Our story

The Family Dog Project was founded in 1994 by Vilmos Csányi, Ádám Miklósi and József Topál to study the behavioral and cognitive aspects of the dog-human relationship. It is currently the largest dog research group in the world, has over 100 publications in peer-reviewed journals, with several papers in the highest ranking scientific journals such as Science, Current Biology and Trends in Cognitive Sciences.

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The group values science communication. Beside publishing we also wish to present these science-related topics in a comprehensible form to non-experts and dog lovers. We host  free online seminars where Family Dog Project’s researchers report the results of the current year’s publications relating to dog behaviour & cognition and we also create video abstracts about our findings (e.g. Andics et al. 2016, Fugazza et al. 2016Polgár et al. 2016).

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We hypothesised that dogs have evolved to survive in the anthropogenic environment, and our investigations aim at revealing the contribution of humans and dogs to this long-standing partnership. Thus we are not solely interested in the mental abilities of dogs but in all aspects of human and dog behaviour that have strengthened this bond, and may even expand it further. Surprisingly, in our experience this research does not only reveal important insights on dogs but also on us, people.20161119_123745_003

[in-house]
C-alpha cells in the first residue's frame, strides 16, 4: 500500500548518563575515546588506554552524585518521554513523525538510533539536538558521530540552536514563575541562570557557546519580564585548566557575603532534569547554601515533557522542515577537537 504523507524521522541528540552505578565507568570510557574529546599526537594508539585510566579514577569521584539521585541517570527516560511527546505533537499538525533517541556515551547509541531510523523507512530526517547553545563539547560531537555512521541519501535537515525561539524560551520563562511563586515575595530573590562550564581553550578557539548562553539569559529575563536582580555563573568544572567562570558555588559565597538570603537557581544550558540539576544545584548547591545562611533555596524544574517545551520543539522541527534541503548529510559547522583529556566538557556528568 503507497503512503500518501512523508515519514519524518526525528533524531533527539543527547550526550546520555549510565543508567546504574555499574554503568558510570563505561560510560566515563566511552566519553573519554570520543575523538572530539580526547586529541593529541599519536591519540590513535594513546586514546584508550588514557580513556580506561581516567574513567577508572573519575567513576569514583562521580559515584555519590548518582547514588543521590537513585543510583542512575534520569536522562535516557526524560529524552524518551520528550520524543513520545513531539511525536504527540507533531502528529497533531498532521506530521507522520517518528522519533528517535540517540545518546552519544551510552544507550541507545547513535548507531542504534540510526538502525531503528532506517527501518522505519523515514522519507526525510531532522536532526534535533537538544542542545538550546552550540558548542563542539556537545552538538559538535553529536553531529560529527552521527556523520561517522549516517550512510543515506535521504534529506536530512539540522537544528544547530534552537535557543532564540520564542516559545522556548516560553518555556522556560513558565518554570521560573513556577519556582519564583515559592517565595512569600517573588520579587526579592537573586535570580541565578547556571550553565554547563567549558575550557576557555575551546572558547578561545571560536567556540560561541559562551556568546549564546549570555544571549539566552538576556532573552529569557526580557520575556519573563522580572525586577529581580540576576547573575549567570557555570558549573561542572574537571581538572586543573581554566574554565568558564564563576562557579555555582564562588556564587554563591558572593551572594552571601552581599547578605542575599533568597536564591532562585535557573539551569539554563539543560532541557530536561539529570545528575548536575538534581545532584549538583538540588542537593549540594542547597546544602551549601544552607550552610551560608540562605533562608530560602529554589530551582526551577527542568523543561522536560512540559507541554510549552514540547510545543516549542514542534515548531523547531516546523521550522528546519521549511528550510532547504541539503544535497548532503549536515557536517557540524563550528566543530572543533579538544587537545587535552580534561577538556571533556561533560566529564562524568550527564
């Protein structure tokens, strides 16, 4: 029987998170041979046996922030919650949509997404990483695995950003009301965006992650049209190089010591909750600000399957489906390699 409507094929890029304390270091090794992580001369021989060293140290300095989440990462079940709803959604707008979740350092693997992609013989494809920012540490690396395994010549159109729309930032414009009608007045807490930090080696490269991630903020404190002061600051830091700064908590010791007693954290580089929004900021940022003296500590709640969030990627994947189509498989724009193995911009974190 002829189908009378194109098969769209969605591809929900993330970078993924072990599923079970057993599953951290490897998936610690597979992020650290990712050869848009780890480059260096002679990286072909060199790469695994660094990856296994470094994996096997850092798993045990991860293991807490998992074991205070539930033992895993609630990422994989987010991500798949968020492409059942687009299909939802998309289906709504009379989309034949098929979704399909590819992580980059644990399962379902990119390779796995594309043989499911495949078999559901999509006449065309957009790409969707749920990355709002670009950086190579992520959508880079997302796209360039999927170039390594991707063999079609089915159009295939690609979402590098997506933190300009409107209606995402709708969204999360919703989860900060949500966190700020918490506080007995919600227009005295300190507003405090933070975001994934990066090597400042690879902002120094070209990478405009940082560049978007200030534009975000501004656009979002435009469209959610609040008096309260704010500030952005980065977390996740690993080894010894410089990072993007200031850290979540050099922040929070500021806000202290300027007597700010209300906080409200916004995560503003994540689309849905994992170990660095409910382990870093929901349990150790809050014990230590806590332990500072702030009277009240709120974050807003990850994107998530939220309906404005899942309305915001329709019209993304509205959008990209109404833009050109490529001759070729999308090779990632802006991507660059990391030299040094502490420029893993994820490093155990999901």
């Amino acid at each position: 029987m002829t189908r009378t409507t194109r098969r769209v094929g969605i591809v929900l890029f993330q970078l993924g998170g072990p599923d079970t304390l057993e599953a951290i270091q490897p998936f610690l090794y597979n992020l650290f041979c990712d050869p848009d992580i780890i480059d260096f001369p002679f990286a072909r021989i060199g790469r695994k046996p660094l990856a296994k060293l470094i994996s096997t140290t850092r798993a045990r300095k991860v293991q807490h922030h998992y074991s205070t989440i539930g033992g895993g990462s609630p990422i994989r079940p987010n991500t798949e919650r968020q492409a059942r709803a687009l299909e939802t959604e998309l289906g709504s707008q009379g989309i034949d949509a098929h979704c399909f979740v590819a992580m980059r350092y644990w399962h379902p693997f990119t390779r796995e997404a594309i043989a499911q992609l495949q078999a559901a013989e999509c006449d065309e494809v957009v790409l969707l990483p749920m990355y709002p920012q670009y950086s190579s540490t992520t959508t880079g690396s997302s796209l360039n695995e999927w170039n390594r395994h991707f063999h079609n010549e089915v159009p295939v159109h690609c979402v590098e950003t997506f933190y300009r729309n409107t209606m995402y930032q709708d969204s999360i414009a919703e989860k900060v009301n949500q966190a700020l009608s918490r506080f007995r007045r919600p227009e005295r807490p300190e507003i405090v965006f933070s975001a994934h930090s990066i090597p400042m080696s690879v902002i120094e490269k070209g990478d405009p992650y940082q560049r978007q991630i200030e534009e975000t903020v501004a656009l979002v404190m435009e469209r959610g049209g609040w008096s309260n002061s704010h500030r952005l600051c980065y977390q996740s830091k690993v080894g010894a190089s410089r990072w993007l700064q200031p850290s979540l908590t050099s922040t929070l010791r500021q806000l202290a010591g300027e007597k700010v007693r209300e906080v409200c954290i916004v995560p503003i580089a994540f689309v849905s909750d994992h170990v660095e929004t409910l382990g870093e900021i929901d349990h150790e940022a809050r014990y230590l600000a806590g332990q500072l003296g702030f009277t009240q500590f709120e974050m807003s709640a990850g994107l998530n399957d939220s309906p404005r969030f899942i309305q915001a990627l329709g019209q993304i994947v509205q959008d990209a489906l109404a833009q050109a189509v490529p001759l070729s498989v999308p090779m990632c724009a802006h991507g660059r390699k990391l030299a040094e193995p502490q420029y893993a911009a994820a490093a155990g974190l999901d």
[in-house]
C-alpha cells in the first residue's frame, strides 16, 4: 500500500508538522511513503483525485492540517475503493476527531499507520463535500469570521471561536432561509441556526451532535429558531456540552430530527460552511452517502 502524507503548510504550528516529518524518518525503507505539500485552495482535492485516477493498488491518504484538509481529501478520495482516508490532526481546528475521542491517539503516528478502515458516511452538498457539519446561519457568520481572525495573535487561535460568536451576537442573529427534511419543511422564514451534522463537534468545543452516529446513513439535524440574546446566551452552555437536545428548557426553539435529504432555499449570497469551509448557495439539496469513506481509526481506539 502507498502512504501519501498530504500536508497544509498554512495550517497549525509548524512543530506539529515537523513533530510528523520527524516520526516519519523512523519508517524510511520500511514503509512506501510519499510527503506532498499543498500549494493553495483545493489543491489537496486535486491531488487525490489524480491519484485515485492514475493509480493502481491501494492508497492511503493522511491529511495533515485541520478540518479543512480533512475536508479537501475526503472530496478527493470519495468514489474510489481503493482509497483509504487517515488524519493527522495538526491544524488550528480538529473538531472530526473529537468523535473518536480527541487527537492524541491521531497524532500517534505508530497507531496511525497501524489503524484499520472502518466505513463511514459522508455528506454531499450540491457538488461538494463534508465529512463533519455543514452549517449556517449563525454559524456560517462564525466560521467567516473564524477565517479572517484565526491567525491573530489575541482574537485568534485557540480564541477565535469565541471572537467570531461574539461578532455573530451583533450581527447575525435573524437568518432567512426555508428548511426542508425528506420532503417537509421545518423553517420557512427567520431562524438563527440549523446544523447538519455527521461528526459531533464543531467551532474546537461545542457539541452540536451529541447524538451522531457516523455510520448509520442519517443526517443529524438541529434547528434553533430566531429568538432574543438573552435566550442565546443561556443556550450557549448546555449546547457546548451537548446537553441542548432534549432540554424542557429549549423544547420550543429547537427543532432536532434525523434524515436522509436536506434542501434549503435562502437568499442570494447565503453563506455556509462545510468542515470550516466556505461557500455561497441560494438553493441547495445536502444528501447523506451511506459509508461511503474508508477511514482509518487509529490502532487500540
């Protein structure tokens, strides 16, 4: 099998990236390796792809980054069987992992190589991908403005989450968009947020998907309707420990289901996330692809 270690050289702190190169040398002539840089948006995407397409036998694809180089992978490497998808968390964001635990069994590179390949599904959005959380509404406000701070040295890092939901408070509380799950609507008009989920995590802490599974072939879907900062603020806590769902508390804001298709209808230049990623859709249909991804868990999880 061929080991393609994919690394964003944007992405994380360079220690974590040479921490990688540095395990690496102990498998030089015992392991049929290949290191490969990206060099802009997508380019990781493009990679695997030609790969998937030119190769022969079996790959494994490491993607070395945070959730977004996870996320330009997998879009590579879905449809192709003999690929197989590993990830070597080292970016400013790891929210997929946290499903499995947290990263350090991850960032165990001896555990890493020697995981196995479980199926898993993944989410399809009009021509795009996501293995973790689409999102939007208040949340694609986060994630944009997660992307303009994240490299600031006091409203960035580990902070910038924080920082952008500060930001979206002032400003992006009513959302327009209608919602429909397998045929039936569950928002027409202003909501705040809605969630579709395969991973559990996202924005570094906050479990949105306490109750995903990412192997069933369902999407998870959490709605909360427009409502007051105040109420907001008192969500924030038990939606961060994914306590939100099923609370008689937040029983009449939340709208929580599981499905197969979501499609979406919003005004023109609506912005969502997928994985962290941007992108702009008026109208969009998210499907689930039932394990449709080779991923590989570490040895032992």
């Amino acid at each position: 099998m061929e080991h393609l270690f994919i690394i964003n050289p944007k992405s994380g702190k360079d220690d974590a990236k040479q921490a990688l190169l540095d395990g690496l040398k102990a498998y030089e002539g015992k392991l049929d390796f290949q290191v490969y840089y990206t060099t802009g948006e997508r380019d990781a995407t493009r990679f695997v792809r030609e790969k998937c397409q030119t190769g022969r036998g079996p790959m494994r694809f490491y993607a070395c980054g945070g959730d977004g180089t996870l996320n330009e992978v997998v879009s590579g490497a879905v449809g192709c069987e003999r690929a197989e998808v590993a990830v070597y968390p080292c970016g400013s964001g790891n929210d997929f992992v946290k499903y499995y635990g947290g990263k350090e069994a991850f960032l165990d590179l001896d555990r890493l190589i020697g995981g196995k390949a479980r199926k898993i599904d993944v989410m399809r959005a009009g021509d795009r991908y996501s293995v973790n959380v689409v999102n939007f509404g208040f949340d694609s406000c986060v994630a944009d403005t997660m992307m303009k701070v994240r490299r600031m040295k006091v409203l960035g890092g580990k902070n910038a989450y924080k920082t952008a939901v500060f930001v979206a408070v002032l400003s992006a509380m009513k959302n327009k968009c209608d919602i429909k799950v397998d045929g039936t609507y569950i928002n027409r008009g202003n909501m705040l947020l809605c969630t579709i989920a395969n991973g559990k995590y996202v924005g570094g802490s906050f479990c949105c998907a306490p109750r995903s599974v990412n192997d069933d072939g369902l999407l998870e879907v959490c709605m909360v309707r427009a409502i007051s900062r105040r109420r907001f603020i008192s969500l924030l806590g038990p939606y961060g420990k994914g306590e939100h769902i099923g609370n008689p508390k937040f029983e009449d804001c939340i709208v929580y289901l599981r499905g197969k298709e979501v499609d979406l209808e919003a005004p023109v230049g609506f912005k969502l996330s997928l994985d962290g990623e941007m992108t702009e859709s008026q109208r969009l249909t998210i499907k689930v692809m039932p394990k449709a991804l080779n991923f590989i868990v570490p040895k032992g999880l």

Currently, members of the Family Dog Project belong to three institutions: Eötvös Loránd University: Department of Ethology and the Senior Family Dog ProjectMTA TTK Comparative Behavioural Research GroupMTA-ELTE Comparative Ethology Research Group. The head of the group is Prof. Ádám Miklósi. His latest book,  “Dog Behaviour, Evolution, and Cognition” is published by Oxford University Press.

As of 2016, the Department of Ethology has more than 90 graduated students & 20 PhD graduates (link to Alumni). We welcome applications from students for both short & longer projects.

You can read the latest news from the group here

We regularly host guest lectures in frame of the Fruits of Ethology series (attendance is free of charge)